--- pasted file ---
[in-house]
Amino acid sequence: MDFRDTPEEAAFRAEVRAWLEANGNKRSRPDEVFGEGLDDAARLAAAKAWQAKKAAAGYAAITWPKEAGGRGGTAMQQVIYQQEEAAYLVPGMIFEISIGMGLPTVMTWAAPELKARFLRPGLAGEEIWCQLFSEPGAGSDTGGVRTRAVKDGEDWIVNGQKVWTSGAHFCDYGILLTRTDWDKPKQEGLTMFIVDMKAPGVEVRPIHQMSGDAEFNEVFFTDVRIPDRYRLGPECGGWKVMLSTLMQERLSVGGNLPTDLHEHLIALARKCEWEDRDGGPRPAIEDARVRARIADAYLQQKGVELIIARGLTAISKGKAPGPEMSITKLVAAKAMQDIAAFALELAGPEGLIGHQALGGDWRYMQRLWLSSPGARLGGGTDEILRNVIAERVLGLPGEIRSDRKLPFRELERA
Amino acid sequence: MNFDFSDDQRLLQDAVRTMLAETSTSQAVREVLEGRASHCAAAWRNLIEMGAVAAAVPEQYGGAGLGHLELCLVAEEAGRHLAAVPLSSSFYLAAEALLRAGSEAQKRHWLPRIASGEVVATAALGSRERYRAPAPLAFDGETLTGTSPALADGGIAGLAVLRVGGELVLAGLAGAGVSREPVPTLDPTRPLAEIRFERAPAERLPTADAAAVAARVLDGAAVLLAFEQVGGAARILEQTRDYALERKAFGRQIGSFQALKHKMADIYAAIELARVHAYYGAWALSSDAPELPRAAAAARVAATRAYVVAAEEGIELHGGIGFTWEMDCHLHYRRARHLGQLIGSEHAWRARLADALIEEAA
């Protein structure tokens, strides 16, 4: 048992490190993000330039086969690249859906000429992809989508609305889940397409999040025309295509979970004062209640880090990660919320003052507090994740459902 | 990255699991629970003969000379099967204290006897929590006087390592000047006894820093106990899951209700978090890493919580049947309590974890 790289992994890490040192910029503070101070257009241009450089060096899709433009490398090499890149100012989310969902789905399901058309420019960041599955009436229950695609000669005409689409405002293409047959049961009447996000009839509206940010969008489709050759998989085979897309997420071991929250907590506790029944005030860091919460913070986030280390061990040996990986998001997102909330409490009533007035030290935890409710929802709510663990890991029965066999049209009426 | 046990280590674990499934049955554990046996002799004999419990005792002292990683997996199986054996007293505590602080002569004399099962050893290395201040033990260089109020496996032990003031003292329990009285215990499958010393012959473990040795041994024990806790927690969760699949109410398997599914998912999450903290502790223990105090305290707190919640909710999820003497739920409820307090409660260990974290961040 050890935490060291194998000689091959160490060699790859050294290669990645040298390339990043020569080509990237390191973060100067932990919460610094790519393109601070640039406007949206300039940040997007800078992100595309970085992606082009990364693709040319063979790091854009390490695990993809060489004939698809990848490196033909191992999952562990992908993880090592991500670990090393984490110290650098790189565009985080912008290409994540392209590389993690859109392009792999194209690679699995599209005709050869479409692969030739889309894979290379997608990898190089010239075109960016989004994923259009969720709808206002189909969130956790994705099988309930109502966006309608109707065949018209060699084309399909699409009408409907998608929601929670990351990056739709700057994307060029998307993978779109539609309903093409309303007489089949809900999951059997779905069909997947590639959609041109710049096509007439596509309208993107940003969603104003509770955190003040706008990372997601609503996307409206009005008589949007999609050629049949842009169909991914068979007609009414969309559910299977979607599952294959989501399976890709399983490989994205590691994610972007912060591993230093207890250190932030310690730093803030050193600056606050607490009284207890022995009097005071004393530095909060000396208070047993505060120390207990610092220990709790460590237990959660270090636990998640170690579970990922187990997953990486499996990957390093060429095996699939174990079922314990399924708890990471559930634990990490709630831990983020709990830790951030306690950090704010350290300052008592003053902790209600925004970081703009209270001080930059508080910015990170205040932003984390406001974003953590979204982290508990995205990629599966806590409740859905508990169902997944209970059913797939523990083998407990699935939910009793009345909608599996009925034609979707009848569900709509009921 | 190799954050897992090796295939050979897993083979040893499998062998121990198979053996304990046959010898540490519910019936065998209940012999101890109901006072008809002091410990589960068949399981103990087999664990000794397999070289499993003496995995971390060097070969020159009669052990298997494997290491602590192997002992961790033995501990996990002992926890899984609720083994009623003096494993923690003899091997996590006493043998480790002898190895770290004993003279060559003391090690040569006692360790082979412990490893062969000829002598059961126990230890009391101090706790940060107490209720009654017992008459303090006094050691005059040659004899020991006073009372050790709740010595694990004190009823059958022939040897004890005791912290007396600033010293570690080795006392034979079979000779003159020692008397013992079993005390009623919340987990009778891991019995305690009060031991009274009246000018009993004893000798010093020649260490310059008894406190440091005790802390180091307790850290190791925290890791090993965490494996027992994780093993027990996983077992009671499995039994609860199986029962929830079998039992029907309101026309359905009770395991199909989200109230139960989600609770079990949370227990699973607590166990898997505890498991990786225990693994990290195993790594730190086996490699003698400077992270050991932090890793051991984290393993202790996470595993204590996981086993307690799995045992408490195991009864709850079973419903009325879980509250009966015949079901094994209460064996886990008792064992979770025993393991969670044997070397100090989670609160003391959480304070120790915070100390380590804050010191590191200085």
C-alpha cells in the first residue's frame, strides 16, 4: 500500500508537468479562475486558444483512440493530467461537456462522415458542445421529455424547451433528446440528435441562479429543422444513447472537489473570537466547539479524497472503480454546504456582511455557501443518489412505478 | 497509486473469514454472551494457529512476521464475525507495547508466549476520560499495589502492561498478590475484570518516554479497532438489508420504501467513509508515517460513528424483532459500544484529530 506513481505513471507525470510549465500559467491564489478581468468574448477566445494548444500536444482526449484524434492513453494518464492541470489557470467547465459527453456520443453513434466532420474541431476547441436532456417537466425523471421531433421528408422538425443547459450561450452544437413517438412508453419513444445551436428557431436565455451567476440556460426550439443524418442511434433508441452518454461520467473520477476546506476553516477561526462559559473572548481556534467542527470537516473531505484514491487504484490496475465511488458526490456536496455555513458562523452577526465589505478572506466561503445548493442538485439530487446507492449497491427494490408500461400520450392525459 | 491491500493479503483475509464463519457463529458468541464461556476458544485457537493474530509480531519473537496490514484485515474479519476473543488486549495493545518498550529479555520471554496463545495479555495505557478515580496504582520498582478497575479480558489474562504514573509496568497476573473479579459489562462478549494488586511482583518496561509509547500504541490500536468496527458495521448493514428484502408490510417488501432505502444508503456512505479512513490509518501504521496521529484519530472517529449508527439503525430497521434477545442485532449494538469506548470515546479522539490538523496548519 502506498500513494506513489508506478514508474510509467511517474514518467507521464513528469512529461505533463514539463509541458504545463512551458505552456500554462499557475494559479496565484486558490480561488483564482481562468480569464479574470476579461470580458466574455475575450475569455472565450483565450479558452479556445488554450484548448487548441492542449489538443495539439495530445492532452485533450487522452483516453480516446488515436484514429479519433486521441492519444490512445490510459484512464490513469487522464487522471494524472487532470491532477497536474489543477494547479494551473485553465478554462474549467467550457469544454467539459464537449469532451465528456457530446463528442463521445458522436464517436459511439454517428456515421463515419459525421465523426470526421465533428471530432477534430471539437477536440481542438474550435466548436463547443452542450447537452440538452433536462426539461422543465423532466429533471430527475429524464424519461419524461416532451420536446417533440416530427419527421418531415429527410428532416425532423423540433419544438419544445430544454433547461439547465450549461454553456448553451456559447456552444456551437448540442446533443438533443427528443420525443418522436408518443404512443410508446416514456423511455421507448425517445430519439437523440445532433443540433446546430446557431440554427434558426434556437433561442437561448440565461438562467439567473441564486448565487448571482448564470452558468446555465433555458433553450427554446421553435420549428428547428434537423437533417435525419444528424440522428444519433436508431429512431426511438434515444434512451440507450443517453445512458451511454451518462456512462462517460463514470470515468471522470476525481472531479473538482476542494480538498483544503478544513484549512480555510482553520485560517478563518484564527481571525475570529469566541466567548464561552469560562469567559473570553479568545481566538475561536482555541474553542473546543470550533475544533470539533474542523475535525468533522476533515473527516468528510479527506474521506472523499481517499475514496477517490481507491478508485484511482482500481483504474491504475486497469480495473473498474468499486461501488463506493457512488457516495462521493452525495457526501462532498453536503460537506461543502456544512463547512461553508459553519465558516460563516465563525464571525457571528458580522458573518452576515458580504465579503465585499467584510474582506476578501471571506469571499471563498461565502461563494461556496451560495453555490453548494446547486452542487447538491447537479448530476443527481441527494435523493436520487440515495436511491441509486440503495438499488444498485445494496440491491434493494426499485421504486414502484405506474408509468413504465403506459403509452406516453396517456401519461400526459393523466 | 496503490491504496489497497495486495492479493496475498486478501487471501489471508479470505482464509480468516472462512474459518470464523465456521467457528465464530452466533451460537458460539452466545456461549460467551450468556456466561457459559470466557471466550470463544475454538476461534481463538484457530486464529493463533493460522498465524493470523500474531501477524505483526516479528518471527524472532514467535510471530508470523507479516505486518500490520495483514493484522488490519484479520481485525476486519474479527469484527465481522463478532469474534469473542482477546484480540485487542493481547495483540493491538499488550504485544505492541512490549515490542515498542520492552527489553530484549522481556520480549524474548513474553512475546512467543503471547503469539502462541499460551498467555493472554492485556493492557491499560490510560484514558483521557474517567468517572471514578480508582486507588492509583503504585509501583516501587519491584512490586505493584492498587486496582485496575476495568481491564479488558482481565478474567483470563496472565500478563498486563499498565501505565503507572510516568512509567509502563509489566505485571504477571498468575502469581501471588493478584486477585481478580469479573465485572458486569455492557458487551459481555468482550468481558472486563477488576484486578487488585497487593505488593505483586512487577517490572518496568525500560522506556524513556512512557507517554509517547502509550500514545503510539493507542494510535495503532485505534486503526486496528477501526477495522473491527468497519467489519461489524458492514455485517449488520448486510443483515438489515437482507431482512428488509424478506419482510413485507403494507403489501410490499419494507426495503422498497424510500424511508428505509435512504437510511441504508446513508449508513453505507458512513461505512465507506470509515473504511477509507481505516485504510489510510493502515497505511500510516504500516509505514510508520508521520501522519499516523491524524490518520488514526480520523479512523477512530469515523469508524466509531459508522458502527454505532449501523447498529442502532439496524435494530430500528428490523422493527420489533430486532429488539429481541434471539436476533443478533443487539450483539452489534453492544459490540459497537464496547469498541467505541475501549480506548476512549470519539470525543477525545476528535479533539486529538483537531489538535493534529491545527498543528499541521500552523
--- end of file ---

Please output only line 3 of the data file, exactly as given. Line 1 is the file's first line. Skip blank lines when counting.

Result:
Amino acid sequence: MNFDFSDDQRLLQDAVRTMLAETSTSQAVREVLEGRASHCAAAWRNLIEMGAVAAAVPEQYGGAGLGHLELCLVAEEAGRHLAAVPLSSSFYLAAEALLRAGSEAQKRHWLPRIASGEVVATAALGSRERYRAPAPLAFDGETLTGTSPALADGGIAGLAVLRVGGELVLAGLAGAGVSREPVPTLDPTRPLAEIRFERAPAERLPTADAAAVAARVLDGAAVLLAFEQVGGAARILEQTRDYALERKAFGRQIGSFQALKHKMADIYAAIELARVHAYYGAWALSSDAPELPRAAAAARVAATRAYVVAAEEGIELHGGIGFTWEMDCHLHYRRARHLGQLIGSEHAWRARLADALIEEAA